(Few leftists in Manhattan don’t have a story about Frances Axler Goldin. Many knew her in the Metropolitan Council on Housing, the organization she founded that saved the Lower East Side from Robert Moses. Others knew her familiar face from Occupy Wall Street, or from the LGBT Pride marches where she celebrated her lesbian daughters. I met her in 2006 when The Frances Goldin Literary Agency signed my book, through the tireless efforts of agent Sam Stoloff; and always thought of her as a godmother to half of NYC and all lefty writers. It was a shock, therefore, to learn of Goldin’s death at 96 from former Villager editor Lincoln Andersen, a journalist I and she had known for decades. I contacted my agent right away, with the subject line “I’m so sorry.” Stoloff agreed to share with Democratic Left the elegy below, adapted from his letter to the agency’s clients and friends. (Ed.)
It is with great sadness that I write to let you know that Frances Goldin passed away yesterday, Saturday May 16, at the age of 95, after years of declining health.
Those of you who knew her will remember her as a warm and powerful presence. She loved a good party, to laugh, to dance, and to eat, especially a good bialy or Puerto Rican pernil. She loved the Lower East Side of New York, with its immigrant, working-class, polyglot ethos. She was a devoted friend. But most of all she loved fighting for a good cause, whether it was against racist incarceration, for gay and lesbian dignity, decent housing for the homeless, the rights of the disabled, or Palestinian self-determination—among many others. But especially against predatory landlords and real estate developers.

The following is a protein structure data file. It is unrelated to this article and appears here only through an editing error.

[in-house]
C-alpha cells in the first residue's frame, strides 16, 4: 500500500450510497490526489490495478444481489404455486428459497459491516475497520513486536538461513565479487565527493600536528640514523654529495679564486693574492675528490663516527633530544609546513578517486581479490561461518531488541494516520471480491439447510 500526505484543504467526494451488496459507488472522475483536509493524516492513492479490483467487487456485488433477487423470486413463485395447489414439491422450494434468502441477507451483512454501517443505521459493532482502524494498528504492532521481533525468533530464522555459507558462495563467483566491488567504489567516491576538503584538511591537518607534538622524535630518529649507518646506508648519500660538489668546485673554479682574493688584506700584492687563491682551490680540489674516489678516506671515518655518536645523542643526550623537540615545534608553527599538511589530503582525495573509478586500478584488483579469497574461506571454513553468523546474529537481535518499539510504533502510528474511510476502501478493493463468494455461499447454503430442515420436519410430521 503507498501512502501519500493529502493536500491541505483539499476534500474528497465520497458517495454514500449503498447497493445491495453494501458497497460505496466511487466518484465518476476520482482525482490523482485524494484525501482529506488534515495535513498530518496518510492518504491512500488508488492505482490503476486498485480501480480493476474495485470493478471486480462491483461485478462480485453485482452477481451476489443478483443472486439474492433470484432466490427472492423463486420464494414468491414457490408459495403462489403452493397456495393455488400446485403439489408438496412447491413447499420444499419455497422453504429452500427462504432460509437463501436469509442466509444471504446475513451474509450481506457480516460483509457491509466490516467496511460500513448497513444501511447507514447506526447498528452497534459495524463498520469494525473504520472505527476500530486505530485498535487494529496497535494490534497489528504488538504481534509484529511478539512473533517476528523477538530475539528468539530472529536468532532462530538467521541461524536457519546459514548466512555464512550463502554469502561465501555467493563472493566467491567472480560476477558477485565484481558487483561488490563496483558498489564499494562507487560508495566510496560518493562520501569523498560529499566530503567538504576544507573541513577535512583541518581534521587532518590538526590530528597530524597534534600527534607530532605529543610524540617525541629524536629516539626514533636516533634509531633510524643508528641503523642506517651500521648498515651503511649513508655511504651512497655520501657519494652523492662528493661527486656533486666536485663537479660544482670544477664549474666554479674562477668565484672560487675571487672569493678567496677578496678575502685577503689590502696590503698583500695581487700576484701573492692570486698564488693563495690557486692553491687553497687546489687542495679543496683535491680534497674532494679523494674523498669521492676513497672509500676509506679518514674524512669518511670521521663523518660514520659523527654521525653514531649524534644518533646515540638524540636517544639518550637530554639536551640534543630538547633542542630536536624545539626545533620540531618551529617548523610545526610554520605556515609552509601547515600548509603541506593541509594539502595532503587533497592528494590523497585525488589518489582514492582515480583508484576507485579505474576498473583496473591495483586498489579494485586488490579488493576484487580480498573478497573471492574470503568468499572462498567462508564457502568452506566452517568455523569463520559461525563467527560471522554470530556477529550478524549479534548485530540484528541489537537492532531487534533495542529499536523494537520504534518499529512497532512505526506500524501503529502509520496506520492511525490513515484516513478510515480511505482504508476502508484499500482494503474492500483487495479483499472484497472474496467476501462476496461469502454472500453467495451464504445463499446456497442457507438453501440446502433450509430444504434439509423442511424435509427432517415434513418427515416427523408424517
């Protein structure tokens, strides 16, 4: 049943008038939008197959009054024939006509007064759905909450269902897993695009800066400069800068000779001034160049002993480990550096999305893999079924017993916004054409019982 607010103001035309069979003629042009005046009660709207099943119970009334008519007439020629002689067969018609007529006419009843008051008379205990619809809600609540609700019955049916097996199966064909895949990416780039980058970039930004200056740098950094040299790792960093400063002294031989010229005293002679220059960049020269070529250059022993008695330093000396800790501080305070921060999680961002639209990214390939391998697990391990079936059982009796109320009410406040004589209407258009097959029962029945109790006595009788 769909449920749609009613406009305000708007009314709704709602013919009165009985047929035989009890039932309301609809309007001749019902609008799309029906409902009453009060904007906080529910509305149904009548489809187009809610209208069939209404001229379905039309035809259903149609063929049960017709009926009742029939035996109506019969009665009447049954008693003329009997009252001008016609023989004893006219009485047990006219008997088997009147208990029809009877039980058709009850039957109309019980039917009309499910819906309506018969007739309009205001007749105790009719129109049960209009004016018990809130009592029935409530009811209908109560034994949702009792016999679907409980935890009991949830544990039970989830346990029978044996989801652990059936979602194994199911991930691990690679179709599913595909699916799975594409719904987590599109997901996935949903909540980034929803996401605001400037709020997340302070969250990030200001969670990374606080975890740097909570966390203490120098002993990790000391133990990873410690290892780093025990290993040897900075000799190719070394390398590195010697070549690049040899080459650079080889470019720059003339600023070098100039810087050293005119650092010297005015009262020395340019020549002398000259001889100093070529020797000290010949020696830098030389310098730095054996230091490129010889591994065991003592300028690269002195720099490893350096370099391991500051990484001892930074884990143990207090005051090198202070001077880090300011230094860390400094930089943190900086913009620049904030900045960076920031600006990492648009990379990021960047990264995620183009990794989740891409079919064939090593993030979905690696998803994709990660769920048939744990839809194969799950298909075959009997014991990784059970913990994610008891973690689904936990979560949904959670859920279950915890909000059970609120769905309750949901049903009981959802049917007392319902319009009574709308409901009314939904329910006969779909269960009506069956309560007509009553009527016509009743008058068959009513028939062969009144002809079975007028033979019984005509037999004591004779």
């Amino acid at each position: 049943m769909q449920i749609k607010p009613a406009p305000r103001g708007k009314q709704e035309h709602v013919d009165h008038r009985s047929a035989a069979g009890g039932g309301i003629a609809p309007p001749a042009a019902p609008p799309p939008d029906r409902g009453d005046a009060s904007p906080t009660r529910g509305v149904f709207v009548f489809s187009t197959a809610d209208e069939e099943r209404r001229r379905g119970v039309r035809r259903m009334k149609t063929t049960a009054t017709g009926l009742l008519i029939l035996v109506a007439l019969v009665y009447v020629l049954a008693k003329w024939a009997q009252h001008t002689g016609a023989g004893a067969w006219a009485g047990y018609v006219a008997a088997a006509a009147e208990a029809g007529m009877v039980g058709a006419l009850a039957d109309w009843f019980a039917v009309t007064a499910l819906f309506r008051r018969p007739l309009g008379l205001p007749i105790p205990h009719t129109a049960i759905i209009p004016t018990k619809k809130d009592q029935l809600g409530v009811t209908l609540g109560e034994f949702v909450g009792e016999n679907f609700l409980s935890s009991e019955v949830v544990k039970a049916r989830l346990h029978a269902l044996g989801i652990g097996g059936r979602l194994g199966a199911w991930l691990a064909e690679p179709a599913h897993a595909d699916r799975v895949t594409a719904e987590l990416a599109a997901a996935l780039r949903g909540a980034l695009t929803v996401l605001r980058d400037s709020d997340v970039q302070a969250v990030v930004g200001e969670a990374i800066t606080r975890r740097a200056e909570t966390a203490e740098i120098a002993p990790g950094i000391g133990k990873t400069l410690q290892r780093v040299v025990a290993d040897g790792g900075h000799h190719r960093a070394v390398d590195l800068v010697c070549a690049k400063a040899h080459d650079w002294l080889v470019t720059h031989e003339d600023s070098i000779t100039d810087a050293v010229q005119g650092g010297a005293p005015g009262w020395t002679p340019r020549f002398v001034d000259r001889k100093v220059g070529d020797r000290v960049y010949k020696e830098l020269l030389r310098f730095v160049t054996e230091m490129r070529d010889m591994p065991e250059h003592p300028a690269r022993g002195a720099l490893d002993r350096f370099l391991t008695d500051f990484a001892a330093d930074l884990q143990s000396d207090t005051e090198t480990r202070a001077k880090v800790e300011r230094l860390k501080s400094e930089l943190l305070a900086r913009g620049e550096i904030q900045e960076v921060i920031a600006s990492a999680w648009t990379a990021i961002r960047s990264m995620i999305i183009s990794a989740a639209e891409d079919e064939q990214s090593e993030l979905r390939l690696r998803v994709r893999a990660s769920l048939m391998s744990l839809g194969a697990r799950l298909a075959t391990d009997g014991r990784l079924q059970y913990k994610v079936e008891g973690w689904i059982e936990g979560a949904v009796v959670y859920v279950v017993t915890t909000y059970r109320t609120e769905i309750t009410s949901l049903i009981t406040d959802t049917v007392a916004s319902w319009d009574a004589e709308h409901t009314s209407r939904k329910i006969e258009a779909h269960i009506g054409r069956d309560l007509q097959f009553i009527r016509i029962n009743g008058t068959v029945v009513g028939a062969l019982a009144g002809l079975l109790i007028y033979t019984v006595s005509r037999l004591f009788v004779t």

I first met Frances around 1974, when I was a teenager, and she became perhaps the greatest influence in my life. My father, a city planner, got to know Frances and her partner Walter Thabit in progressive New York planning circles in the late 60’s. I would sometimes go bowling with Frances and Walter at Bowlmor Lanes on University Place, or play scrabble with them in Frances’s dining room (though they were very impatient with me when I couldn’t keep up). Frances was for me an awe-inspiring link to a long history of Jewish radicalism in New York, stretching through the 20th century.
One of her proudest accomplishments was the publication of a book, Imagine: Living in a Socialist USA, in 2014, with contributions from many agency clients and friends. She did not manage to get arrested for what she claimed would be the twelfth time, though she tried very hard during the Occupy Wall Street protests. And she did not live to see her greatest ambition realized: the freeing of Mumia Abu-Jamal from prison. But these were only her latest efforts to achieve justice, in a life filled with them.
We are proud to carry on the work that she started at the Frances Goldin Literary Agency, now in its 43rd year and going strong. The agency has changed with the times, but we will continue to dedicate ourselves to the work that Frances began: the fight for self-determination for all people.
As Frances would always say, a better world is possible.